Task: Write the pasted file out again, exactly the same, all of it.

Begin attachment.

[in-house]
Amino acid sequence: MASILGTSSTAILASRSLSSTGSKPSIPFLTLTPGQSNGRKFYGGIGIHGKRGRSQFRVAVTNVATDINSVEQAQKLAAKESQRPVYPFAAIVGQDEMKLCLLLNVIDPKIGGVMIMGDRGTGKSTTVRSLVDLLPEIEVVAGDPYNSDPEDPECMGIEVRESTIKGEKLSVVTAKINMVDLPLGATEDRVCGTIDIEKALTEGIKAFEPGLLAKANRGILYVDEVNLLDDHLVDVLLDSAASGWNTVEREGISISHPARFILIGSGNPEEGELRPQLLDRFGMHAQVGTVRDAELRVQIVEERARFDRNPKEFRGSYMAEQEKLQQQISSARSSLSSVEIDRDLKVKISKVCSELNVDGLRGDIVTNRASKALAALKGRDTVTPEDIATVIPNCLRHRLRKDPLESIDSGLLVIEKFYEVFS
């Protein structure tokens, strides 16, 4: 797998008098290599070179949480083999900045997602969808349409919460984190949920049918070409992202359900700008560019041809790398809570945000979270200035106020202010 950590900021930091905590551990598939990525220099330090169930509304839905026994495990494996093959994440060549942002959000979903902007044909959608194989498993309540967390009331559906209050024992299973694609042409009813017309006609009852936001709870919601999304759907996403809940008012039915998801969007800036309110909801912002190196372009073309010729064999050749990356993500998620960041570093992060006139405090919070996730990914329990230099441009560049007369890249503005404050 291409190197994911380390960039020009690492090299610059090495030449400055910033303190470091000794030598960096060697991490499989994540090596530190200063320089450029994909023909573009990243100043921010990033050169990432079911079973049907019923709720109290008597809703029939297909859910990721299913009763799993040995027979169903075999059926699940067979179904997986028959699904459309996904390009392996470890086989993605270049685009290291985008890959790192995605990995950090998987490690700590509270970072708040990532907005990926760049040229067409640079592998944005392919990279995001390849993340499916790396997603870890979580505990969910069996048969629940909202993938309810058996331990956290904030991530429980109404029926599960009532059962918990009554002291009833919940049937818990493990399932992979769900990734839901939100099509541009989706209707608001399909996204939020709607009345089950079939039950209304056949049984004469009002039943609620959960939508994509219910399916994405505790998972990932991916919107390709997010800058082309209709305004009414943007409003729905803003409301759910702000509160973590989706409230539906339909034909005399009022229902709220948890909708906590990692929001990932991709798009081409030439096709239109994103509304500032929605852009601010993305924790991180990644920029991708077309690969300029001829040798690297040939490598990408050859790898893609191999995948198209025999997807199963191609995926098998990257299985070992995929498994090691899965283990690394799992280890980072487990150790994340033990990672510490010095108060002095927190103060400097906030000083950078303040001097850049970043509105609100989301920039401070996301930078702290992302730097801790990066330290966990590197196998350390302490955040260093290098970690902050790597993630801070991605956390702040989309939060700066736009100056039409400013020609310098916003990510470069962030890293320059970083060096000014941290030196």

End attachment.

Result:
[in-house]
Amino acid sequence: MASILGTSSTAILASRSLSSTGSKPSIPFLTLTPGQSNGRKFYGGIGIHGKRGRSQFRVAVTNVATDINSVEQAQKLAAKESQRPVYPFAAIVGQDEMKLCLLLNVIDPKIGGVMIMGDRGTGKSTTVRSLVDLLPEIEVVAGDPYNSDPEDPECMGIEVRESTIKGEKLSVVTAKINMVDLPLGATEDRVCGTIDIEKALTEGIKAFEPGLLAKANRGILYVDEVNLLDDHLVDVLLDSAASGWNTVEREGISISHPARFILIGSGNPEEGELRPQLLDRFGMHAQVGTVRDAELRVQIVEERARFDRNPKEFRGSYMAEQEKLQQQISSARSSLSSVEIDRDLKVKISKVCSELNVDGLRGDIVTNRASKALAALKGRDTVTPEDIATVIPNCLRHRLRKDPLESIDSGLLVIEKFYEVFS
């Protein structure tokens, strides 16, 4: 797998008098290599070179949480083999900045997602969808349409919460984190949920049918070409992202359900700008560019041809790398809570945000979270200035106020202010 950590900021930091905590551990598939990525220099330090169930509304839905026994495990494996093959994440060549942002959000979903902007044909959608194989498993309540967390009331559906209050024992299973694609042409009813017309006609009852936001709870919601999304759907996403809940008012039915998801969007800036309110909801912002190196372009073309010729064999050749990356993500998620960041570093992060006139405090919070996730990914329990230099441009560049007369890249503005404050 291409190197994911380390960039020009690492090299610059090495030449400055910033303190470091000794030598960096060697991490499989994540090596530190200063320089450029994909023909573009990243100043921010990033050169990432079911079973049907019923709720109290008597809703029939297909859910990721299913009763799993040995027979169903075999059926699940067979179904997986028959699904459309996904390009392996470890086989993605270049685009290291985008890959790192995605990995950090998987490690700590509270970072708040990532907005990926760049040229067409640079592998944005392919990279995001390849993340499916790396997603870890979580505990969910069996048969629940909202993938309810058996331990956290904030991530429980109404029926599960009532059962918990009554002291009833919940049937818990493990399932992979769900990734839901939100099509541009989706209707608001399909996204939020709607009345089950079939039950209304056949049984004469009002039943609620959960939508994509219910399916994405505790998972990932991916919107390709997010800058082309209709305004009414943007409003729905803003409301759910702000509160973590989706409230539906339909034909005399009022229902709220948890909708906590990692929001990932991709798009081409030439096709239109994103509304500032929605852009601010993305924790991180990644920029991708077309690969300029001829040798690297040939490598990408050859790898893609191999995948198209025999997807199963191609995926098998990257299985070992995929498994090691899965283990690394799992280890980072487990150790994340033990990672510490010095108060002095927190103060400097906030000083950078303040001097850049970043509105609100989301920039401070996301930078702290992302730097801790990066330290966990590197196998350390302490955040260093290098970690902050790597993630801070991605956390702040989309939060700066736009100056039409400013020609310098916003990510470069962030890293320059970083060096000014941290030196």